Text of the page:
- Raymond Zondo recently said that the State Capture Inquiry needs President Cyril Ramaphosa's testimony in order to wrap up
- Some citizens have welcomed the news that Ramaphosa has agreed to appear before the Deputy Chief Justice
- However, others weren't convinced that Ramaphosa would actually say anything of value
South Africans have had mixed reactions to the news that President Cyril Ramaphosa will be appearing before the State Capture Inquiry.
At least three witnesses have implicated Ramaphosa at the Inquiry, including former Eskom exec Matshela Koko.
Zondo has assured the nation that, even if the Gupta family themselves opt-out of giving evidence, the integrity of the Inquiry won't be compromised.
Many feel that the President's appearance is critical due to his presence alongside former president Jacob Zuma as his deputy.
However, giving the previous testimonies of other politicians who had opted to provide little insight, many are sceptical that Ramaphosa will say anything substantial.
Zondo himself has highlighted Ramaphosa's evidence as critical, explaining that he had formed part of the executive during a large portion of time that is relevant to the Inquiry's work.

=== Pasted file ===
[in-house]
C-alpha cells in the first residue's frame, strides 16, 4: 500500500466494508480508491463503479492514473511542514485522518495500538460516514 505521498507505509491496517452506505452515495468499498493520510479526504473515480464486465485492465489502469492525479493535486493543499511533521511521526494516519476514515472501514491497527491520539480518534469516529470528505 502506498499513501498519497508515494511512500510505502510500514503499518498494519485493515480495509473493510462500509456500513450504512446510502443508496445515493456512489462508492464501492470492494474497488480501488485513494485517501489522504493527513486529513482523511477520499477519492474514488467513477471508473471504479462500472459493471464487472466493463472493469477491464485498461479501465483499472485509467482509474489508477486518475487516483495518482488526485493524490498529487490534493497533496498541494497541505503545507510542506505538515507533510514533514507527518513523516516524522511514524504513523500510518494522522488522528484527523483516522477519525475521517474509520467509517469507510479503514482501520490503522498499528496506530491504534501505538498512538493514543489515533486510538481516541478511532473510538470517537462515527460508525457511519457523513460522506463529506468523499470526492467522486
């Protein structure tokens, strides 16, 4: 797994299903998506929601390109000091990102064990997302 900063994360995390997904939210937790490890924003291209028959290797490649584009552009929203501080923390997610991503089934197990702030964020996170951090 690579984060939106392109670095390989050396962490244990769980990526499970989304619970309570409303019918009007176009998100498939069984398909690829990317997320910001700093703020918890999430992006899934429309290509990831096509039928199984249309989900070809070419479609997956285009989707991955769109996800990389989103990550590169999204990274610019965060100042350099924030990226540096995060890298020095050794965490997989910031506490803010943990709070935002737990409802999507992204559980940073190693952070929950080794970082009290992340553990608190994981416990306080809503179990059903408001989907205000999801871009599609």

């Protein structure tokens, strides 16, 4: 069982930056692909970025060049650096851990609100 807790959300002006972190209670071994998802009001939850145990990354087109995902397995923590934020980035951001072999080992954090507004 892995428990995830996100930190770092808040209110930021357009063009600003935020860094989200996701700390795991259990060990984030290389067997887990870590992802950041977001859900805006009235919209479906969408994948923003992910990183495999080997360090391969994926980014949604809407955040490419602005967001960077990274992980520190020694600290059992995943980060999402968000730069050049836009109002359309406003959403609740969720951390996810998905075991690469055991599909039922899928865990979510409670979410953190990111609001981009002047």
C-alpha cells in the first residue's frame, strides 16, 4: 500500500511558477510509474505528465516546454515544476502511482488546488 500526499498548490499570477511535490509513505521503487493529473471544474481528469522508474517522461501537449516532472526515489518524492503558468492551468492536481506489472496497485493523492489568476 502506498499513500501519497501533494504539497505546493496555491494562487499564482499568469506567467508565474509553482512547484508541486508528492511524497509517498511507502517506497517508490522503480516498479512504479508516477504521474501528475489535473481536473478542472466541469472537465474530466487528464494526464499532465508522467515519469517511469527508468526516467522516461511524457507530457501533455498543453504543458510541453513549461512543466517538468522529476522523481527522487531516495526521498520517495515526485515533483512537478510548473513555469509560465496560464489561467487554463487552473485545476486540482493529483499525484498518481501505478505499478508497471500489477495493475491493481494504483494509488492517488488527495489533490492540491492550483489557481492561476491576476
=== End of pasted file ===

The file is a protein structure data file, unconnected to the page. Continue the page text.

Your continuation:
Take a look at just a few reactions to the news below:
Earlier, Briefly.co.za reported that Zondo announced that Ramaphosa had agreed to the Deputy Cheif Justice's request to appear before the Inquiry.
Zondo had revealed that Ramaphosa had indicated he would cooperate a few years ago already:
“I asked him [Ramaphosa] already in 2018. I had a meeting with him and I said that the work of the commission would not be complete without him or the government or the executive coming to the commission to give evidence."
Zondo says that he told President Cyril Ramaphosa that the work of the Commission of Inquiry into State Capture won't be able to conclude without his input.
Zondo says that the nation's leader has agreed to testify at the Inquiry, personally confirming that he would present himself to the Commission.
Zondo revealed that he had asked the President nearly two years ago for Ramaphosa in his personal capacity and as the head of the ANC to testify, saying that 'they've been around when a lot of these things happened'.
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